Maxine Burkett / Maxine Burkett, an associate professor at the University of Hawaii’s Richardson School of Law, is currently attending the United Nations Climate Change Conference in Copenhagen. Burkett also serves as the inaugural director of the Center for Island Climate Adaptation and Policy (ICAP).
Angela Campbell / In October, local advocacy group Media Council Hawaii filed a lawsuit aimed at halting the consolidation of local television stations KHNL, KFVE (K5) and KGMB, on the grounds that it violated federal antitrust law. The Media Council asked the Federal Communications Commission to issue an emergency order to prevent the grouping, which went forward as planned on Oct.
Hawaii People’s Fund / Last week, the Weekly spoke with Nancy Aleck, executive director of Hawaii People’s Fund, an umbrella social service organization that helps to fund non-profit groups actively working for social justice. We asked Aleck how non-profits, particularly the grassroots groups HPF is known for assisting, are faring in this recession, and for her thoughts on what kinds of support these groups really need.
Kathryn “Kathy X” Xian, Girl Fest Hawaii / When Kathryn “Kathy X” Xian isn’t busy as a filmmaker or performing duties as Legal Aid Society of Hawaii’s director of communications and development, she is the “non-executive director” of Girl Fest Hawaii–an annual event advocating violence prevention for women and girls through the arts. Despite the organization’s strictly all-volunteer basis and refusal to accept government funding, this year’s conference has managed to garner more support than ever.
Park Chan-wook / Park Chan-wook was studying philosophy and working as a journalist and film critic when he switched gears and began to make films of his own, releasing Moon Is the Sun’s Dream in 1992. Now one of South Korea’s most successful directors, winning the Grand Jury Prize at Cannes, his newest film Thirst (see review online at [honoluluweekly.com]) begins its Honolulu theatrical run on Friday.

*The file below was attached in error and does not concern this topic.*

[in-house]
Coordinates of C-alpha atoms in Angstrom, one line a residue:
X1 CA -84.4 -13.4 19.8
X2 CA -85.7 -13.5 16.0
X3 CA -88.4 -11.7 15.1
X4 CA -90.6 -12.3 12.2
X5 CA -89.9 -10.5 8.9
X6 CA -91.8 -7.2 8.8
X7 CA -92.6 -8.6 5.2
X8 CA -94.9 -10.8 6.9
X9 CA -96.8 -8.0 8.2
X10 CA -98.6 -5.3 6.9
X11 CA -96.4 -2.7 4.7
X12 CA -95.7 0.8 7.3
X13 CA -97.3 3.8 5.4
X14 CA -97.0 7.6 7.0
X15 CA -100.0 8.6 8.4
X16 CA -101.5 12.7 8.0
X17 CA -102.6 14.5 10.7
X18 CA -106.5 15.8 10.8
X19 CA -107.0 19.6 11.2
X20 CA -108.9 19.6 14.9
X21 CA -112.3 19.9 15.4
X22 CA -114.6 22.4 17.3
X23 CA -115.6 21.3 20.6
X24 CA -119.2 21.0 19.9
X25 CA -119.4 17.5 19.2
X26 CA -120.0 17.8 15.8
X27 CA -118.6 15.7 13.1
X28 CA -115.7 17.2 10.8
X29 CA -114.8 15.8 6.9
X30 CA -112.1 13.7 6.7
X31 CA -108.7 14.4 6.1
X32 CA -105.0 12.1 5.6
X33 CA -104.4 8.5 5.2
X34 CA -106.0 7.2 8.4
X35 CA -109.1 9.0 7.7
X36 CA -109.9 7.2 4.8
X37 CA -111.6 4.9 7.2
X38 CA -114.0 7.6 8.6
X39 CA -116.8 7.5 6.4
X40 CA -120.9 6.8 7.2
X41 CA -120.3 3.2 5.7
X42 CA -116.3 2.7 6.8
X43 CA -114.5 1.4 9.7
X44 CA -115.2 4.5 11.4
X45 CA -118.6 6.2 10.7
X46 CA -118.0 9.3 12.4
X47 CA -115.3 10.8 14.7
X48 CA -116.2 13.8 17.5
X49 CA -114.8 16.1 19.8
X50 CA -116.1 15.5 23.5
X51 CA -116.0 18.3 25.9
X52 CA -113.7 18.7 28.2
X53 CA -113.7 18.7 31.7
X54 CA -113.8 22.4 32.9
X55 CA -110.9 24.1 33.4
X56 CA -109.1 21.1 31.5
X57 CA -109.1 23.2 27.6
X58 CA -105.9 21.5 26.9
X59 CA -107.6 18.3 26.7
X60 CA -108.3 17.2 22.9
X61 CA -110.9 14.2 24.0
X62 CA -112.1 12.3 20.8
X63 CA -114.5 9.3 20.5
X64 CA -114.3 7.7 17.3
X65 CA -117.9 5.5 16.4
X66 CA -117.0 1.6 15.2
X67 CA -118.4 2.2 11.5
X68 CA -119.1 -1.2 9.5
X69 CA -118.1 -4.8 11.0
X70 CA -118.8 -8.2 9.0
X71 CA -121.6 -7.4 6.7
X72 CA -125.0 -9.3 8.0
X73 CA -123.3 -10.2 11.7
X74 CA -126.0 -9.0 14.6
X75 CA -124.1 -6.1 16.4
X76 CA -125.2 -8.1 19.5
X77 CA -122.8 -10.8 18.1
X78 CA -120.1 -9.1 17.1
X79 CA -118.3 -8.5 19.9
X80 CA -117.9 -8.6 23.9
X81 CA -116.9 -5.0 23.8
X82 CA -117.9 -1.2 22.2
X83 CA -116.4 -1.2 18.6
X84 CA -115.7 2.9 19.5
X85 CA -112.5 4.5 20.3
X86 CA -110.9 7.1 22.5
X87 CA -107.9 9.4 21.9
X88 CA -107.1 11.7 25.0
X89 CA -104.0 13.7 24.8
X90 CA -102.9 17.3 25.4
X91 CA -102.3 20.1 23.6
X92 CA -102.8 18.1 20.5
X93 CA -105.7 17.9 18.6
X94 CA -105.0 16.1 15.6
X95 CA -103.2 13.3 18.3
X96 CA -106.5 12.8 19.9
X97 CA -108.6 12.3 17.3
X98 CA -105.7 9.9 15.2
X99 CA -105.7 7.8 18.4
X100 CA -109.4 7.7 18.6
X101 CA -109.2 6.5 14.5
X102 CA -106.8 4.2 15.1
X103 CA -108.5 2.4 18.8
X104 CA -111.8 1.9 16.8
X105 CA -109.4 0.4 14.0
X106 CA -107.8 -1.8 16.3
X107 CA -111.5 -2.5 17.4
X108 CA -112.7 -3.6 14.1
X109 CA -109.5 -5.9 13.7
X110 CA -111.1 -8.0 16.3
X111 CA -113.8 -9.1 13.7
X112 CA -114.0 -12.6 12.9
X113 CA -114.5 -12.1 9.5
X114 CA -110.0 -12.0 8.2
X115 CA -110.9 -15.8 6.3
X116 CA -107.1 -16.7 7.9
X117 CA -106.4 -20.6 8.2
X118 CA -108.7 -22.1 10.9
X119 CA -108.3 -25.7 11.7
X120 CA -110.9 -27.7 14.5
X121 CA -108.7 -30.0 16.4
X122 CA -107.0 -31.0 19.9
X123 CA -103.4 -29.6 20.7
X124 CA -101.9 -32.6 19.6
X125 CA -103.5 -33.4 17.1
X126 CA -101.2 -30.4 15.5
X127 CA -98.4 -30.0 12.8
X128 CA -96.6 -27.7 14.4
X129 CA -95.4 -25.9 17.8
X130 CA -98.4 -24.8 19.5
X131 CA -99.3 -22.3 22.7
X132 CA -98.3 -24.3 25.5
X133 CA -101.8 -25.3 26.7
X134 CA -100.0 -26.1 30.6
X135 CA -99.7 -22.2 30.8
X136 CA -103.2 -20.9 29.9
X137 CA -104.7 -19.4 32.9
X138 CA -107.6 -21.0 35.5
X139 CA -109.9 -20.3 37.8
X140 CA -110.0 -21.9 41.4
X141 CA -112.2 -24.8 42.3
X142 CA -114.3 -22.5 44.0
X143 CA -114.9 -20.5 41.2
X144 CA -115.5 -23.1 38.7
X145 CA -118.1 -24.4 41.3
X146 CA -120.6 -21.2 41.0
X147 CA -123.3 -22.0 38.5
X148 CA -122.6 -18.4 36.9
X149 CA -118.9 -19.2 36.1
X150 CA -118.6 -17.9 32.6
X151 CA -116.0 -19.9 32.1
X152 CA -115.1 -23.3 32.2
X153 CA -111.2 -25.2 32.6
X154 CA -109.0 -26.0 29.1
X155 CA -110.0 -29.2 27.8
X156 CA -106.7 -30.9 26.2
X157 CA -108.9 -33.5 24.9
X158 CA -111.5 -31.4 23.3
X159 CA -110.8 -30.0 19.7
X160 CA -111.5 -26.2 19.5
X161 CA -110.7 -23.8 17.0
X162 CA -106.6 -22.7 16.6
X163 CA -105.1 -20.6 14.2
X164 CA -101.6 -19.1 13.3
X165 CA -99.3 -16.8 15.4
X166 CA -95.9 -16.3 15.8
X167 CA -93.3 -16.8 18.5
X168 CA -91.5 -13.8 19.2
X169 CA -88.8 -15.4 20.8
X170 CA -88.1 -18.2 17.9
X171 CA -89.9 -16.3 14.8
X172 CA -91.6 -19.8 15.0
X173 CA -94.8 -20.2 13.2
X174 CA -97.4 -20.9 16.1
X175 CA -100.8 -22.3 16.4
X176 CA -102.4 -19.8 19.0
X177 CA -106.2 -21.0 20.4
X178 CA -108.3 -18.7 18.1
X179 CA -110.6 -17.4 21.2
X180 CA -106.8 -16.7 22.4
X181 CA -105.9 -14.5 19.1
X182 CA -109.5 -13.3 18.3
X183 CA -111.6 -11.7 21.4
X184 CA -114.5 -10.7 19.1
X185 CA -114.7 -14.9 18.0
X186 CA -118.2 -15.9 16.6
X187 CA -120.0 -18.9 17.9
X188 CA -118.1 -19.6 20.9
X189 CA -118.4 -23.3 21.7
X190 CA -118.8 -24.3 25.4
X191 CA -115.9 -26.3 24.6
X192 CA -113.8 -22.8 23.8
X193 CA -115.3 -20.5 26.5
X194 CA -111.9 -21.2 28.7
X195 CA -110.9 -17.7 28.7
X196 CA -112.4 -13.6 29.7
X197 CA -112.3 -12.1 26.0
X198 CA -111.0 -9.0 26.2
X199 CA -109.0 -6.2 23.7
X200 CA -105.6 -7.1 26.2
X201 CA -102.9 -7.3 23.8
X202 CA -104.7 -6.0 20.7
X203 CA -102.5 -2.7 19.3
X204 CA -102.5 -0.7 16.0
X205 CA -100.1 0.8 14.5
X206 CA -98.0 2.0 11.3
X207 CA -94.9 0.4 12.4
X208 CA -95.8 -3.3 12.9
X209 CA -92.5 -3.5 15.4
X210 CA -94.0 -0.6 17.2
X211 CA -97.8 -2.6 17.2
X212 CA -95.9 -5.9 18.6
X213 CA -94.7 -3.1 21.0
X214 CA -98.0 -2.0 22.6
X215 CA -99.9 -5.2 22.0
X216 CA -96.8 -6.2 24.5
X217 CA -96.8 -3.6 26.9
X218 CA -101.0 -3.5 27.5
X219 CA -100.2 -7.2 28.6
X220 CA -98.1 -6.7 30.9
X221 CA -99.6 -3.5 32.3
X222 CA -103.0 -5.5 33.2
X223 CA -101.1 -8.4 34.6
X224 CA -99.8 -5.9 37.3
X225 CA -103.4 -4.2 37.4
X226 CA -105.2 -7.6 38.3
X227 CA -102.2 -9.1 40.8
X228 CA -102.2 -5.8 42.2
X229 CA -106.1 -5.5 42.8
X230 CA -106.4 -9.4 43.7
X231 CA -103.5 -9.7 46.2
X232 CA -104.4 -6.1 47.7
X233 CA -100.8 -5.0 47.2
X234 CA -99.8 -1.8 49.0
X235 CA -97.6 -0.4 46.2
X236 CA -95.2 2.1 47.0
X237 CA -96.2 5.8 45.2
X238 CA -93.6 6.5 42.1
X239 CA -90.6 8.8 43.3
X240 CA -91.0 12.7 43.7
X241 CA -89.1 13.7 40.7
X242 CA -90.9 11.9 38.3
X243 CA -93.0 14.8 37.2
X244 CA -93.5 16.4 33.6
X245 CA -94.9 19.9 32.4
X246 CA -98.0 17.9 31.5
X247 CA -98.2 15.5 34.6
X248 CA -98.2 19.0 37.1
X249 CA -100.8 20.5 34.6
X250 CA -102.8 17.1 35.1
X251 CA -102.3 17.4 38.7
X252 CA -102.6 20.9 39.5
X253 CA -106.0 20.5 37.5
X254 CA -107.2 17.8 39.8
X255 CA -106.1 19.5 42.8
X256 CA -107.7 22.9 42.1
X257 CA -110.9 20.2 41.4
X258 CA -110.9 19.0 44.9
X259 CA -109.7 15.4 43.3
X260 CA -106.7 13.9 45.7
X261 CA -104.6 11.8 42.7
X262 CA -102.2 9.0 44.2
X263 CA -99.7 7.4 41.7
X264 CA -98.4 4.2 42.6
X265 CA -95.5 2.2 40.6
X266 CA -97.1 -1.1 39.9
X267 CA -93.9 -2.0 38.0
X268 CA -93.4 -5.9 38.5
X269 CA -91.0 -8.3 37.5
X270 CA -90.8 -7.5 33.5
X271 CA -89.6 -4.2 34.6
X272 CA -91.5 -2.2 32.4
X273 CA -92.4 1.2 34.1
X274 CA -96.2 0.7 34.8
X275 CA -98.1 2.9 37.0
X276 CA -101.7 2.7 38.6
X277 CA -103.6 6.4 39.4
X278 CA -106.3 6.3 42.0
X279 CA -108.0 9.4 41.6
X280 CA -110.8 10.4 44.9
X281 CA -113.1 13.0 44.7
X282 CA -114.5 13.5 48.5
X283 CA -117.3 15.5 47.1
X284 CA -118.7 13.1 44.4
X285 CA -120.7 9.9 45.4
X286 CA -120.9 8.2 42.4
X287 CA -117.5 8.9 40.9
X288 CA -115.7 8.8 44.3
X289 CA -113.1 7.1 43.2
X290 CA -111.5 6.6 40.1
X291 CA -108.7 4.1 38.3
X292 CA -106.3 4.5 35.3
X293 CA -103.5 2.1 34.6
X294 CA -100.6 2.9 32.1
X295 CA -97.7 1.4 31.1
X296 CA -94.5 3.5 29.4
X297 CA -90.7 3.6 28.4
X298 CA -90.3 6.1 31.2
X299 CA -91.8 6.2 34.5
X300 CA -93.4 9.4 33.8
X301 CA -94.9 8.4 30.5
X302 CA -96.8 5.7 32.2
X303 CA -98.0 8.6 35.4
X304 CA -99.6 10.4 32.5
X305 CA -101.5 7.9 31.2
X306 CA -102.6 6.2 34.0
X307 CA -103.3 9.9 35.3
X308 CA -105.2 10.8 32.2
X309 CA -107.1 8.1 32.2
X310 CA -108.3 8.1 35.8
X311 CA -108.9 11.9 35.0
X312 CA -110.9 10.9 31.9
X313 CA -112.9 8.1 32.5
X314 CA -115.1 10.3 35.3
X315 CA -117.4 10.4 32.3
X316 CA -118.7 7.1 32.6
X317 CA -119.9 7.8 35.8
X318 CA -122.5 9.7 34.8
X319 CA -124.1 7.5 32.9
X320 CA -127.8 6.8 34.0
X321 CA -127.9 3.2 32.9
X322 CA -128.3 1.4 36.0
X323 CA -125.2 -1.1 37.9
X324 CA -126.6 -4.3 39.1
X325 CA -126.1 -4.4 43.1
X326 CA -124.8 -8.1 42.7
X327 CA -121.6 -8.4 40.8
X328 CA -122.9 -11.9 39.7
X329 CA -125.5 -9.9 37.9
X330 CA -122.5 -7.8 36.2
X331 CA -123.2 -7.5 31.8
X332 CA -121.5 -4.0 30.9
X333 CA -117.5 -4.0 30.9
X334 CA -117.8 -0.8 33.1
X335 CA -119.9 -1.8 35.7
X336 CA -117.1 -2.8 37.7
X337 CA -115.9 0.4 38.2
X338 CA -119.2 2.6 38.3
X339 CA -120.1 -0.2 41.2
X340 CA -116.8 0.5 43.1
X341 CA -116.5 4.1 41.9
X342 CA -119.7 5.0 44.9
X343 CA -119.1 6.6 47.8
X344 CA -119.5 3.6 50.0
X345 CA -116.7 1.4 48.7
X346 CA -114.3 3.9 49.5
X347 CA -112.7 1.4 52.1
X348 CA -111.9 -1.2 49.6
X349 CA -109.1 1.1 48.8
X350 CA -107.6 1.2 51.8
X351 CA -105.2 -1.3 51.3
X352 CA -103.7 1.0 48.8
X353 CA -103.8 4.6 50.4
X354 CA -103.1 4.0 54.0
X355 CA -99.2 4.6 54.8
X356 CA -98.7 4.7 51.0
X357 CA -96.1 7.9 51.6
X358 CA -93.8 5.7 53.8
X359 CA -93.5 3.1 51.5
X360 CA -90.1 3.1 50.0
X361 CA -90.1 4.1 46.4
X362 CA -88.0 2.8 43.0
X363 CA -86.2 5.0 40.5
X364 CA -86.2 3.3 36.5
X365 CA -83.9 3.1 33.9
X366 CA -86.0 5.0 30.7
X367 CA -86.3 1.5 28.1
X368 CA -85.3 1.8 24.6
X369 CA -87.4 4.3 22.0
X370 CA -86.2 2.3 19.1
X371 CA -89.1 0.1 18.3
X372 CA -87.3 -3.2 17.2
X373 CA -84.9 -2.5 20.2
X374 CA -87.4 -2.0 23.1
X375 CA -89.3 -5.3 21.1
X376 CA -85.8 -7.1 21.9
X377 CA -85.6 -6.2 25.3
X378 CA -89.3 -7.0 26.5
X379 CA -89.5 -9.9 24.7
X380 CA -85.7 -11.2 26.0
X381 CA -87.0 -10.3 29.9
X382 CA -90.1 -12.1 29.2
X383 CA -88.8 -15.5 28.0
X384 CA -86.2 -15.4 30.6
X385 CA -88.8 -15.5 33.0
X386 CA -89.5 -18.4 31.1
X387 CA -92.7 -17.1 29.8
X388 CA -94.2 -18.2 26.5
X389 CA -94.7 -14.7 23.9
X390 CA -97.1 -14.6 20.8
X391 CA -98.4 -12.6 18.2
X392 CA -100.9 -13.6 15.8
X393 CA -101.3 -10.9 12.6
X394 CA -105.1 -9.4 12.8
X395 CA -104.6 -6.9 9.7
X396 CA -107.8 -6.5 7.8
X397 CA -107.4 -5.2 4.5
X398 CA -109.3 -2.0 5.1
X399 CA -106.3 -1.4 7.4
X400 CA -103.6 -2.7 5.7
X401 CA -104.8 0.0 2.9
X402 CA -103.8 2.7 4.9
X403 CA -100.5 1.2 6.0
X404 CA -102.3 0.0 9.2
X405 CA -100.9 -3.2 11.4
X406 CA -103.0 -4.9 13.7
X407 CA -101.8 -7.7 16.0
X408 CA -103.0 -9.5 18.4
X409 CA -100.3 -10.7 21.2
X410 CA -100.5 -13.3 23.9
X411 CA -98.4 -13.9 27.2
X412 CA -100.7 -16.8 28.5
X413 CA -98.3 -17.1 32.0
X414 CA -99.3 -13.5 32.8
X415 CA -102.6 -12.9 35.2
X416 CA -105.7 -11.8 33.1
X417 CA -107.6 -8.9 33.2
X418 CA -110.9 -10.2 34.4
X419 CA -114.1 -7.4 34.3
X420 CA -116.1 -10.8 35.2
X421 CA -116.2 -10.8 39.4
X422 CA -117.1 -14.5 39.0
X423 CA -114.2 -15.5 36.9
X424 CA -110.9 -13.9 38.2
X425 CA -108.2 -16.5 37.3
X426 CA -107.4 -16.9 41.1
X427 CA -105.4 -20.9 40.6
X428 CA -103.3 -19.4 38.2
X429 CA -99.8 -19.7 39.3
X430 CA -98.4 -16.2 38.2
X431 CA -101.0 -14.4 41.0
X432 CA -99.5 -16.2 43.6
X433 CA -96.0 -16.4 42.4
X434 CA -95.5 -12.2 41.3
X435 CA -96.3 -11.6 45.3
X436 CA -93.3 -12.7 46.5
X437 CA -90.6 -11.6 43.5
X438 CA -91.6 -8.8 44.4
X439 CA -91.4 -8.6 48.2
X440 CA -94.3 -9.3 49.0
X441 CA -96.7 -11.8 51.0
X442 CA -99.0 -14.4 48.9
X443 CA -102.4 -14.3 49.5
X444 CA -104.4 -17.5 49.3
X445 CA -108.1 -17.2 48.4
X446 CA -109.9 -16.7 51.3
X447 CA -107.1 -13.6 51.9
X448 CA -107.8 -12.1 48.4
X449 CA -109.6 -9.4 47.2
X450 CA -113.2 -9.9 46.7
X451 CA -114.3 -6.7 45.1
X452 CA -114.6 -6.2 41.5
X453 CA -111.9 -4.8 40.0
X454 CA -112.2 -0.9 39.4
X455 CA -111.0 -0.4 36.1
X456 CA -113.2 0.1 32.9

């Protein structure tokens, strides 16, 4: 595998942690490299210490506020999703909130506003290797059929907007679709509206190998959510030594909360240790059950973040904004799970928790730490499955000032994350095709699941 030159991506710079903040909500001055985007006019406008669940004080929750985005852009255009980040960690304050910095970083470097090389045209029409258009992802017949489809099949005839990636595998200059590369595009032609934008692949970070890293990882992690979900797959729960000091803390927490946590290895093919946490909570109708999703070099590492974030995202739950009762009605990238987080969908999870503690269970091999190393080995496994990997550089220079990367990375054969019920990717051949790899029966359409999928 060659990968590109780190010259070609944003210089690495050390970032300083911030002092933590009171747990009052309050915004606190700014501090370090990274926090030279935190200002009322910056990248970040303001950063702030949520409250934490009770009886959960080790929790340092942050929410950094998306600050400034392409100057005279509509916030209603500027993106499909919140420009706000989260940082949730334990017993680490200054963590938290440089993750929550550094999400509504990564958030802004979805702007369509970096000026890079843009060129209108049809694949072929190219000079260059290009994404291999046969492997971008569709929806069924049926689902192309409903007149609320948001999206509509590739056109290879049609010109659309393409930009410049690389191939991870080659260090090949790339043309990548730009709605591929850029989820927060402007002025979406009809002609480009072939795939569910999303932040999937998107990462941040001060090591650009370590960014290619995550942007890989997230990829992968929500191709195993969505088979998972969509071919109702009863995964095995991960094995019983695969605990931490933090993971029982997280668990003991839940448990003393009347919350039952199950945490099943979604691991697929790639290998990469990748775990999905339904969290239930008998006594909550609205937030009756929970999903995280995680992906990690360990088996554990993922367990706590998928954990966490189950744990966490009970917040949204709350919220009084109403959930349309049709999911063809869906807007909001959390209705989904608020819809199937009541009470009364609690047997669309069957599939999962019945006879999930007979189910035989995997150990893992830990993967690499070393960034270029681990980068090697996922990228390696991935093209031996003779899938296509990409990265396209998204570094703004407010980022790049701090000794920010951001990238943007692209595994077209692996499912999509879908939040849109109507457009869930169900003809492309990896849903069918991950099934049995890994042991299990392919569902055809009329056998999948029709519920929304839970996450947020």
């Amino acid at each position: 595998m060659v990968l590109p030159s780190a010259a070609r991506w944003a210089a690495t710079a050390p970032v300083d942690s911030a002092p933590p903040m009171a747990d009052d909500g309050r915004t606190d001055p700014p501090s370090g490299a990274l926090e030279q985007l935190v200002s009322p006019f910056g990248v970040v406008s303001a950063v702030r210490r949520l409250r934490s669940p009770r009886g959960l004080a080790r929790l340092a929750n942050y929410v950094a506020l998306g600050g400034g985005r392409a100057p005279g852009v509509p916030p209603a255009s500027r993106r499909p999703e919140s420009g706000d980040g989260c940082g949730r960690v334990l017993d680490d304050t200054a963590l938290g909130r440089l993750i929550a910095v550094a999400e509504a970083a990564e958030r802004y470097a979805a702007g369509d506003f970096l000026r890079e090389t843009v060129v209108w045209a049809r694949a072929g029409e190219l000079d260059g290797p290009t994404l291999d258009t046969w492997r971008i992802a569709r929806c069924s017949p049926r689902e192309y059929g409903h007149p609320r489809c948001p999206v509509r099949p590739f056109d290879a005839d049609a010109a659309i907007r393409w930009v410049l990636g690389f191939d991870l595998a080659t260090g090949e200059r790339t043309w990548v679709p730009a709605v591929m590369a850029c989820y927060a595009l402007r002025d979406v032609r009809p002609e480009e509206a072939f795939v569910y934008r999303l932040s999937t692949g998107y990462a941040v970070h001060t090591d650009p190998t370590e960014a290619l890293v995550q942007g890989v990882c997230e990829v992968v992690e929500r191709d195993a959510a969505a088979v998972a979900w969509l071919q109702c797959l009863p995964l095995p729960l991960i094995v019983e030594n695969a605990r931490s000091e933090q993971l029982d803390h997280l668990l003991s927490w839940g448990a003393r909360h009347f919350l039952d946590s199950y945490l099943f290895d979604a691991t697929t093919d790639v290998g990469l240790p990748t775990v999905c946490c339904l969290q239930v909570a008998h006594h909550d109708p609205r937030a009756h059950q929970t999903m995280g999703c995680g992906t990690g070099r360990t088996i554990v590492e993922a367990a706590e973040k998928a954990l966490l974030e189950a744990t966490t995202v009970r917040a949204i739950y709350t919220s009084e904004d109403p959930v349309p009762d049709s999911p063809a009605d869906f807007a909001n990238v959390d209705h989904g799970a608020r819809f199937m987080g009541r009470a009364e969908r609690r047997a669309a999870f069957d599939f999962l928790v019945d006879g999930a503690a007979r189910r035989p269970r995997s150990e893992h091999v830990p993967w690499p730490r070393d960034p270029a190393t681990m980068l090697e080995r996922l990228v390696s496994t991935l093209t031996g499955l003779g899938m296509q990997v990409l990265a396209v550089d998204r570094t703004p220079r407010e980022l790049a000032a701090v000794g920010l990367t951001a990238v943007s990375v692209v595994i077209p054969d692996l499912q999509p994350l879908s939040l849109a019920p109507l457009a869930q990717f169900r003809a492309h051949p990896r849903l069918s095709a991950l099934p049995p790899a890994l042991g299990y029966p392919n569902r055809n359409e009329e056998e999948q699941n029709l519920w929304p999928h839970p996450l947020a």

Michael Arcega / The venerable monkeypod trees on the grounds of The Contemporary Museum have sprouted new growth–a series of 101 small tent-like structures attached to branches and tethered to the ground with colorful ropes. This is the work of Bay Area artist Michael Arcega, who has spent the last two weeks completing a site-specific installation entitled Overlook.
Chris McKinney / This is starting to feel like Chris McKinney’s time. While his early novel The Tattoo launched him into the consciousness of local educators and literary types, his latest offering, Mililani Mauka, explores new emotional and physical terrain, and promises to grow the Honolulu Community College professor’s audience.
With Hawaii hosting the 2009 Association of Asian American Studies conference comes the opportunity to reassess how scholars in Hawaii approach the subject. UH-Manoa Associate Professor of English Candace Fujikane recently released the book Asian Settler Colonialism: From Local Governance to the Habits of Everyday Life in Hawaii with co-editor Jonathan Okamura.
Ben Wizner / In the seemingly never-ending debate over what constitutes torture, what obligation the U.S. government has to protect human rights and where a line can be drawn when it comes to individual freedoms, maybe no point has been more maddening to civil liberties advocates than the state secrets exemption.
John Cruz / John Cruz, one of Hawaii’s most cherished musical talents, has been building his mainland fan base for years now. The “Island Style” singer-songwriter is off on tour again this week, with a few dates in California followed by a trip to SXSW (South by Southwest), one of the country’s biggest venues for up-and-coming acts.
On March 12, linguists from across the globe will descend on Hawaii to discuss the loss of language around the world, and how to prevent it. Professor of linguistics at the University of Hawaii at Manoa Nick Thieberger is one of the conference’s organizers and took time to chat with the Weekly about what languages we’re losing and what it will take to preserve entire cultures, one word at a time.
Pamela Ronald / Though genetically-engineered crops, often referred to as GE crops, have been produced since the 1980s, they have made their way into virtually all processed food. But it seems only recently that the controversy surrounding genetically modified organisms has been heating up again.
Stuart Coleman / Stuart Coleman, the writer and educator best-known for his 2004 bestseller Eddie Would Go, was recently named the first Hawaiian Islands Field Coordinator for the Surfrider Foundation, the California-based environmental organization dedicated to ocean conservation. He spoke with the Weekly this week about past successes and plans for the future.
Peter Oshiro / You know the horror stories: Cockroach infestations, waiters who spit in the soup, sneezed-on salad bars and food poisoning from even the finest restaurants. During a time when salmonella taints everything from spinach to peanut butter and mad cow disease is just a cheeseburger away, how safe is it to eat out?